Chokuda dismisses ‘stringent conditions’ for journalists

Chokuda dismisses ‘stringent conditions’ for journalists Mr Kennedy Chokuda
Mr Kennedy Chokuda

Mr Kennedy Chokuda

Senior Reporter
The Clerk of Parliament, Mr Kennedy Chokuda, has dismissed the requirement that journalists who cover the Legislature must first be cleared by the police for them to be accredited to cover Parliament.

Parliament’s public relations department yesterday sent e-mails to journalists with requirements for covering Parliament that included fingerprint clearance by the Zimbabwe Republic Police.

This torched a storm within the media fraternity with journalists taking a swipe at Parliament.

The requirements for accreditation that were sent yesterday include: a copy of identification, two driver’s licence size photos, a copy of Zimbabwe Media Commission accreditation card, fingerprint forms cleared by Zimbabwe Republic Police and a supporting letter from the journalist’s media house.

The fingerprints clearance requirement shocked the media industry thereby creating a buzz on social media where journalists took turns to condemn the requirements.

Sources said the fingerprints requirement was smuggled in without consultation with Parliament administration.

Mr Chokuda confirmed that Parliament’s administration had not approved the “stringent conditions”.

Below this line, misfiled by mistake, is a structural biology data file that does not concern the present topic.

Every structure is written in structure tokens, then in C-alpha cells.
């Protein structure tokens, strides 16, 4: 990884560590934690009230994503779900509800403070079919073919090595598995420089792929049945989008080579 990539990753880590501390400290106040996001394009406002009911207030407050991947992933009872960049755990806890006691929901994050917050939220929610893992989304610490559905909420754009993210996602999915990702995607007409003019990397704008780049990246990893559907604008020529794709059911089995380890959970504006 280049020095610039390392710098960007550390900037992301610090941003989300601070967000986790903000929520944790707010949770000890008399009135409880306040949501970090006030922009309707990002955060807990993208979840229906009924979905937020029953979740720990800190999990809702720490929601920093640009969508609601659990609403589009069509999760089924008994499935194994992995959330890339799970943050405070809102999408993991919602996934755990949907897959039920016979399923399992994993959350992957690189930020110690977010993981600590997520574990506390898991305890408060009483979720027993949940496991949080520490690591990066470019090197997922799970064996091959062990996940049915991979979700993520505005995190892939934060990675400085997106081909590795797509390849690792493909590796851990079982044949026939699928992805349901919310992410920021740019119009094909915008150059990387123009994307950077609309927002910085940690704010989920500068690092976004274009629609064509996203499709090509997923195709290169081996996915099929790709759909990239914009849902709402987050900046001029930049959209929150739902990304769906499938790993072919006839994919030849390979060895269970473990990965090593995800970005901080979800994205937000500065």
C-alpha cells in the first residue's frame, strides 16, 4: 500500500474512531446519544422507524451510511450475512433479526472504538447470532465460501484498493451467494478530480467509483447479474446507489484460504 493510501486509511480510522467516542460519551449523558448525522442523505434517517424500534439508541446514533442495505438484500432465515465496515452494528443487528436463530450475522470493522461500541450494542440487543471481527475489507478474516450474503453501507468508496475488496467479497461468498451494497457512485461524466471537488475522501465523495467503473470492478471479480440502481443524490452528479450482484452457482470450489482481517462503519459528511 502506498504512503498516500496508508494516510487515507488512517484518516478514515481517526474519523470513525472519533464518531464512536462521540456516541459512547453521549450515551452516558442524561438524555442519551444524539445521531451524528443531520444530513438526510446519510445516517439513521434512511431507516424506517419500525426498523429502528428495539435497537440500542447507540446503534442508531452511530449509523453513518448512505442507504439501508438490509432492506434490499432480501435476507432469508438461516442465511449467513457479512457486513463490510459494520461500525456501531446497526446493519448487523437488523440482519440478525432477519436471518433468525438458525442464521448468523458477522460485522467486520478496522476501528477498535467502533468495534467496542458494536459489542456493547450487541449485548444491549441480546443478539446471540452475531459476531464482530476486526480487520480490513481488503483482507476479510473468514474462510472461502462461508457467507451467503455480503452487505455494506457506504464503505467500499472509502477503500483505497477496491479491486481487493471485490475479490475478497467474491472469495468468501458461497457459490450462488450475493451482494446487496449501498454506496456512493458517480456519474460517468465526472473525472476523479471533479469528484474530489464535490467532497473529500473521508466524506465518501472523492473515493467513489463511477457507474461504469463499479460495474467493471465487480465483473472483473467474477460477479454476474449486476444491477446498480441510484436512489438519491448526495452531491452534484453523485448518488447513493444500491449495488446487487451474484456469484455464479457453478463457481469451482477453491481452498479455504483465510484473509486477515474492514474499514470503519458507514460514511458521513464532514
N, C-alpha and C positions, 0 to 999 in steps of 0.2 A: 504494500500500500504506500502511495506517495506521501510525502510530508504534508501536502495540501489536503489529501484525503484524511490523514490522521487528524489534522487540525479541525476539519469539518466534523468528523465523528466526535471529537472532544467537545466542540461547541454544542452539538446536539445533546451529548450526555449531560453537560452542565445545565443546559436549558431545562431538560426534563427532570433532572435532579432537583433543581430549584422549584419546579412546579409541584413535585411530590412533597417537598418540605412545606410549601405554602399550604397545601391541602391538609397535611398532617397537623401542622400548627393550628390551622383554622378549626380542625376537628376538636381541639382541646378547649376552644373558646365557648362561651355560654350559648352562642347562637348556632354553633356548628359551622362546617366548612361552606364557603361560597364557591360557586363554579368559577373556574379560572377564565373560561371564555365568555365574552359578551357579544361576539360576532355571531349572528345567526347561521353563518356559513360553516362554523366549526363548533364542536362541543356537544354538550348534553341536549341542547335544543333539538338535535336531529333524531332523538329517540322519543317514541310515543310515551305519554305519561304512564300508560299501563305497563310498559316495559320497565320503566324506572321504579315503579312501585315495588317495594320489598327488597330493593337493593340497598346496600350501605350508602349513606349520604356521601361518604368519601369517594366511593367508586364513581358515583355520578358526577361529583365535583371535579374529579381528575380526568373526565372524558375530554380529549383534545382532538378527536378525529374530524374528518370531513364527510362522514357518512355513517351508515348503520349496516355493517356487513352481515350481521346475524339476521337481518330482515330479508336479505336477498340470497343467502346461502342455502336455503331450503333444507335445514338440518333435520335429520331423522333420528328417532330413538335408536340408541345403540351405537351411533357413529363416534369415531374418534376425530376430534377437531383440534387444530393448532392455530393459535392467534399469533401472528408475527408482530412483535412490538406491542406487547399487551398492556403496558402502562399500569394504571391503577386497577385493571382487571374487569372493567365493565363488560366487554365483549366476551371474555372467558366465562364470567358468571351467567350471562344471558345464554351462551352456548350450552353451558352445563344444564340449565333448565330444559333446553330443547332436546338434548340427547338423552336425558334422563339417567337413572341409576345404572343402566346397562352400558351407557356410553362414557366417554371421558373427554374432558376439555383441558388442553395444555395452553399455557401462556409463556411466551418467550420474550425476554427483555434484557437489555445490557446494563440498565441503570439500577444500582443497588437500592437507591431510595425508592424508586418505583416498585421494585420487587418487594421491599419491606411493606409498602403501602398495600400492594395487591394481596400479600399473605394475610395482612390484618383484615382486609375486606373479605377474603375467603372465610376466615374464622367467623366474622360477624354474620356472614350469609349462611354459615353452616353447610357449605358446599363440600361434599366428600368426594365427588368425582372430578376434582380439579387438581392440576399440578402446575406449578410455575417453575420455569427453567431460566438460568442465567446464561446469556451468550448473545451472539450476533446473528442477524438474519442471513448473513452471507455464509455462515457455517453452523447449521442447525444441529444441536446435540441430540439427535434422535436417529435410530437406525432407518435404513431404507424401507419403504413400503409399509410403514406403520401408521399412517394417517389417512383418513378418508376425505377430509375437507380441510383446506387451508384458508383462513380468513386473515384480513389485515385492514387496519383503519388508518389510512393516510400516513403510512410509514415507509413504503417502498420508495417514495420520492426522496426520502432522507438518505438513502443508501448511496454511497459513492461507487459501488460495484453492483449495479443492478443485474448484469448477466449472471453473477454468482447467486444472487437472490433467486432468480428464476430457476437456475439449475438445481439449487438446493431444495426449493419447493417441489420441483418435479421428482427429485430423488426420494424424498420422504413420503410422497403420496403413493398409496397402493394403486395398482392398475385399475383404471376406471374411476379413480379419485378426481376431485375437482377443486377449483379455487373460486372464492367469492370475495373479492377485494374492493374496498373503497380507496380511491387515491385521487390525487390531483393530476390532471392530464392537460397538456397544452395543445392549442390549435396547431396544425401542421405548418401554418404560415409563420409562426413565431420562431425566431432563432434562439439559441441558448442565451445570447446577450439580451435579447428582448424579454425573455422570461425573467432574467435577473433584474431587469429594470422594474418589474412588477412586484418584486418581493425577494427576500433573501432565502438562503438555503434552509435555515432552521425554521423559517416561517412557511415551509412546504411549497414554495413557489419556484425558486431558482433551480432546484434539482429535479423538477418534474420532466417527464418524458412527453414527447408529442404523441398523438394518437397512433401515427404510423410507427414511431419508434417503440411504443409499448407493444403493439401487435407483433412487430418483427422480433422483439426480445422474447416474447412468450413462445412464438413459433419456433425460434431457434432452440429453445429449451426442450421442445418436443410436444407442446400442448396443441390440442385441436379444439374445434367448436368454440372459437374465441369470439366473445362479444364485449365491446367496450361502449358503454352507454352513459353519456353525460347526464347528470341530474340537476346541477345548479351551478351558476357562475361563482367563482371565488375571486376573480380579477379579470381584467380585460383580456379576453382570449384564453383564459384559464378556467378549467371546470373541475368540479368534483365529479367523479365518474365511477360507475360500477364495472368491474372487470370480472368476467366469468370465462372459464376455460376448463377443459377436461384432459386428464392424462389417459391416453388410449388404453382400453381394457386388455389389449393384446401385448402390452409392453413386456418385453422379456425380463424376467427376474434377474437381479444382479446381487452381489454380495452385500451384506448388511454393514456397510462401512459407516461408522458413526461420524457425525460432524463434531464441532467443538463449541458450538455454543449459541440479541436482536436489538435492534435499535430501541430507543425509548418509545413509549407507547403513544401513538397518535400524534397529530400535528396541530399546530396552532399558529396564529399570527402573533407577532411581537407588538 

“Nothing has changed. There is no such requirement. We can’t be seen to be making requirements that are more stringent than what the Zimbabwe Media Commission requires,” said Mr Chokuda.

In a statement, the Media Institute of Southern Africa had already castigated Parliament for actions that it said undermined the powers of the ZMC.

“MISA-Zimbabwe expresses its shock and dismay in the wake of the new stringent accreditation requirements imposed on journalists covering the Parliament of Zimbabwe over and above the statutory licensing of journalists by the Zimbabwe Media Commission.

“These requirements are not only unnecessarily bureaucratic and cumbersome, but undermine the powers of the Zimbabwe Media Commission (ZMC), the constitutional body which is empowered with issuing of accreditation cards to journalists.

“The ZMC accreditation card is issued to facilitate the entry and coverage by journalists of public institutions and events including the Parliament of Zimbabwe,” read the statement.

MISA-Zimbabwe said by making new accreditation demands, Parliament was usurping the powers of ZMC.

It argued that the new stringent requirements sought to limit access to information.

“By subjecting journalists duly accredited by the ZMC to further vetting, Parliament runs the risk of usurping the powers of a constitutional body that could set precedence for other arms of the State to impose similar requirements on journalists.

“Parliament should take the lead in defending and promoting unhindered access to information by the media as provided for in terms of the constitutional provisions on media freedom and the right to access to information,” read the statement.

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